Bobbie, a new Vermont-based European-style formula company, is debuting in the United States and wants to “start a conversation” on infant feeding. The new organic formula manufacturer recently introduced their marketing strategy with the howisfeedinggoing.com “movement.” This movement is aimed at discussing various situations that parents may encounter when making the decision on how to best feed their infant.
Breastfeeding vs. Formal Feeding
Formula feeding versus breastfeeding has long been a debated topic. Is it merely a matter of preference, like paper or plastic? Or is there something more at stake?
“When we talk about ‘preferred’, it sounds like breastfeeding is the same as cloth diapers versus paper diapers. It’s like a lifestyle choice versus breastfeeding is a public health issue,” said Barbara Roberston, IBCLC at the Breastfeeding Center of Ann Arbor. “We know science definitely supports this.”
Formula companies in the United States spend over $400 million dollars a year marketing their products. Bobbie hopes to break into this market with their organic product aimed at a consumer who, for various reasons, chooses formula over breastfeeding options.
“Bobbie is coming to the US because we do allow formula companies to market their products here, whereas in Europe and other countries, it is considered illegal to market to families. They are coming looking for new markets.”
Robertson agrees that there needs to be more conversation on breastfeeding, formula feeding, and the health implications.
“I think we need to change the dialogue. We are not talking about it being warm and cuddly. We think it is a health imperative, just like the COVID vaccine. We are doing this to make our population healthier. That is how breastfeeding should be viewed.”
The American Academy of Pediatrics recommends breastfeeding infants for at least one year, and studies show that nearly 85 percent of expectant parents wish to breastfeed. However, as many as fifty percent will give up within the first six months because they cannot reach their goals.
“I think it is so important that we never blame an individual family for not being able to reach their goals because there are so many barriers. It is a cultural issue. It is not an individual issue.”
Robertson cites the need for more support from insurance companies, doctors and midwives, and even legislators. The United States has no parental leave policy, making it difficult to juggle breastfeeding with full-time employment.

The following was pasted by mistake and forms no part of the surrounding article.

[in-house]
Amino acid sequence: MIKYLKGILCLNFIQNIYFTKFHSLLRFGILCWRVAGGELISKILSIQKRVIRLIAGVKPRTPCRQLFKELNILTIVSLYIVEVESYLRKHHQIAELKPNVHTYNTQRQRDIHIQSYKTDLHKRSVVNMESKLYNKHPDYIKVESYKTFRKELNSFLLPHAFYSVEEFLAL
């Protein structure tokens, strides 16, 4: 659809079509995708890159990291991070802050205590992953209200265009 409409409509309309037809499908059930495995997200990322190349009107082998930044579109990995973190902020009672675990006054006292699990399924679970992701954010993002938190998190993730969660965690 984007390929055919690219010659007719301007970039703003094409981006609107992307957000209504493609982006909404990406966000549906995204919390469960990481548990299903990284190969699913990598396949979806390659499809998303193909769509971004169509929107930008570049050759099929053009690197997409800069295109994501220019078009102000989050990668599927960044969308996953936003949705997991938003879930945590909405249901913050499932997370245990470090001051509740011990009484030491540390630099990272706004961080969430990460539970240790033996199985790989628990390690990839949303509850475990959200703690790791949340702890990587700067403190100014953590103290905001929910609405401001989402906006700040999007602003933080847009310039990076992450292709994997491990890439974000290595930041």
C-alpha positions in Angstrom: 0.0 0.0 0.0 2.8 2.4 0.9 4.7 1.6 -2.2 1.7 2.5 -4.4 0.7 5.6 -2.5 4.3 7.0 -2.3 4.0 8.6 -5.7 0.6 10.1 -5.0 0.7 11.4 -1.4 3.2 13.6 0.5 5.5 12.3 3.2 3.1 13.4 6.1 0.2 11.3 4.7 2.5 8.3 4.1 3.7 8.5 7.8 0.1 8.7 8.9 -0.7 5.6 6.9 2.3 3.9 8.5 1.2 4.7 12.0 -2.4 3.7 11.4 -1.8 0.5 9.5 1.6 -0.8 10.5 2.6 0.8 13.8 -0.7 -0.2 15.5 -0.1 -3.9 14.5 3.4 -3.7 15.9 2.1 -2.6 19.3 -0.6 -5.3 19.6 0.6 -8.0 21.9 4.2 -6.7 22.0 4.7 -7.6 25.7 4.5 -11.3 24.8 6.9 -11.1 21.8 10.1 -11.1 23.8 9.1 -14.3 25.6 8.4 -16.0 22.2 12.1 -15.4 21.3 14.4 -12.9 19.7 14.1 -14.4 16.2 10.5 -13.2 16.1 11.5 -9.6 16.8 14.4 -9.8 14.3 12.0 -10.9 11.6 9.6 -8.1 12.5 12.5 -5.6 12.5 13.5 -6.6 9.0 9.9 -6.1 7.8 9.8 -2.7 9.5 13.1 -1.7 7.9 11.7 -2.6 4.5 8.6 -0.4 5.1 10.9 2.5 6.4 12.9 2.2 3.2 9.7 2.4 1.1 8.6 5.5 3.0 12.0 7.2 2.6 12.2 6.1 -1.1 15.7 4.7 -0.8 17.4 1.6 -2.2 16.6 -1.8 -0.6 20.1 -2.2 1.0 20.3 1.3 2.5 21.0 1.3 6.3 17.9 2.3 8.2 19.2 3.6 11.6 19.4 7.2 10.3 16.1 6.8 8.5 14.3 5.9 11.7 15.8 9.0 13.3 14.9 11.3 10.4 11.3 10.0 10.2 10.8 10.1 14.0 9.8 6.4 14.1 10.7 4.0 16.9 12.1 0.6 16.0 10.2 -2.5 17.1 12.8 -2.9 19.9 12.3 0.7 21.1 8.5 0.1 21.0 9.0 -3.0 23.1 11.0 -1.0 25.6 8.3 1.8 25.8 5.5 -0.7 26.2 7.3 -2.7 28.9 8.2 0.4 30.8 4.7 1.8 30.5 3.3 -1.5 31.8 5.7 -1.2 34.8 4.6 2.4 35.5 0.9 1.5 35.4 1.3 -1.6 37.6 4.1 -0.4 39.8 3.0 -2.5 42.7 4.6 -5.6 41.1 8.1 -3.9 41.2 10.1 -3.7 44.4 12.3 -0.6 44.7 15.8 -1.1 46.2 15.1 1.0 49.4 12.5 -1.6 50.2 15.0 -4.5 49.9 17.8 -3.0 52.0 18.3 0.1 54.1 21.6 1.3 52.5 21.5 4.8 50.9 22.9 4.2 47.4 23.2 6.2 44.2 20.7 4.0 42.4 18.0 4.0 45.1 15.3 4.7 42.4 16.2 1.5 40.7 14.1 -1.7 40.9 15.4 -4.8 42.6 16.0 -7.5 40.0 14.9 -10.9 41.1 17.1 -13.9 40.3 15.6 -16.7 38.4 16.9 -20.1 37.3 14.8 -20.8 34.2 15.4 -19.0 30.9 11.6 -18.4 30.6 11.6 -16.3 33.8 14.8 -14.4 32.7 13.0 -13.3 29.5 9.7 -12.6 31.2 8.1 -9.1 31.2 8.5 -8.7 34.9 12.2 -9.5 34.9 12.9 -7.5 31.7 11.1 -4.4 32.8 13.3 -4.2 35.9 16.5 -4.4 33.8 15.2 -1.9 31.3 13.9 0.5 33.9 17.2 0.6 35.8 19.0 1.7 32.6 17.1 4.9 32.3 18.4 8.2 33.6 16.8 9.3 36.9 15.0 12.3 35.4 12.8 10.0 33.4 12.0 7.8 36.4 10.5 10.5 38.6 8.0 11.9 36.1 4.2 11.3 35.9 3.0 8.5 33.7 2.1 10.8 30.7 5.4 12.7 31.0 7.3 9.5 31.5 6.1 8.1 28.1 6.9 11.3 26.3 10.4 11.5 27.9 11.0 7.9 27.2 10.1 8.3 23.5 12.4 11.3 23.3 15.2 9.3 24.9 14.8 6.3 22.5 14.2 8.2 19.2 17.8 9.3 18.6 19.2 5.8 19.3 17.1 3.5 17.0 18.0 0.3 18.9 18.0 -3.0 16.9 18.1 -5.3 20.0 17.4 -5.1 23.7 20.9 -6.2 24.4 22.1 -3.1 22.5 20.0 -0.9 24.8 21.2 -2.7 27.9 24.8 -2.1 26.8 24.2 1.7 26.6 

“They blame themselves rather than blaming the health system,” she said. “Doctors are happy to tell us not to smoke or drink during pregnancy, yet they are not recommending breastfeeding for health reasons because they say they don’t want to make people feel guilty. With drinking, smoking, or car seats, we have no issue with guilt. Why would we not be pushing something that could save babies’ lives and parents’ lives? It’s just such a critical issue.”
Robertson also pointed out the cultural impact on formula feeding versus breastfeeding.
“The sad truth is that it is also a social justice issue because when you have fewer resources, you tend to be less likely to breastfeed, which means your baby is more at risk for many health issues that can happen when they are an infant, but also when they are older. Also, when you are formula-feeding your baby and you are getting public assistance, at six months of age WIC stops paying for formula, yet infants need formula for six months to one year of age.”
“I am all in favor of healthier infant formulas,” Robertson said. “European products are a healthier product in my mind. There is so much more oversight. But this conversation is going to be among rich people who can afford this formula. Formula is already expensive, but this is going to be even more expensive.”
Parents will continue to make the feeding decisions that are best for their families. Robertson hopes that increased awareness and support will help in the decision-making process.
“I think that breastfeeding can be really hard, and it is one of those things that we go from doing ‘not at all’ to doing 24/7, ten to twelve times a day, and it is very overwhelming,” Robertson admits. “Until our families start getting the support they need to make the transition, it is going to be very, very challenging.”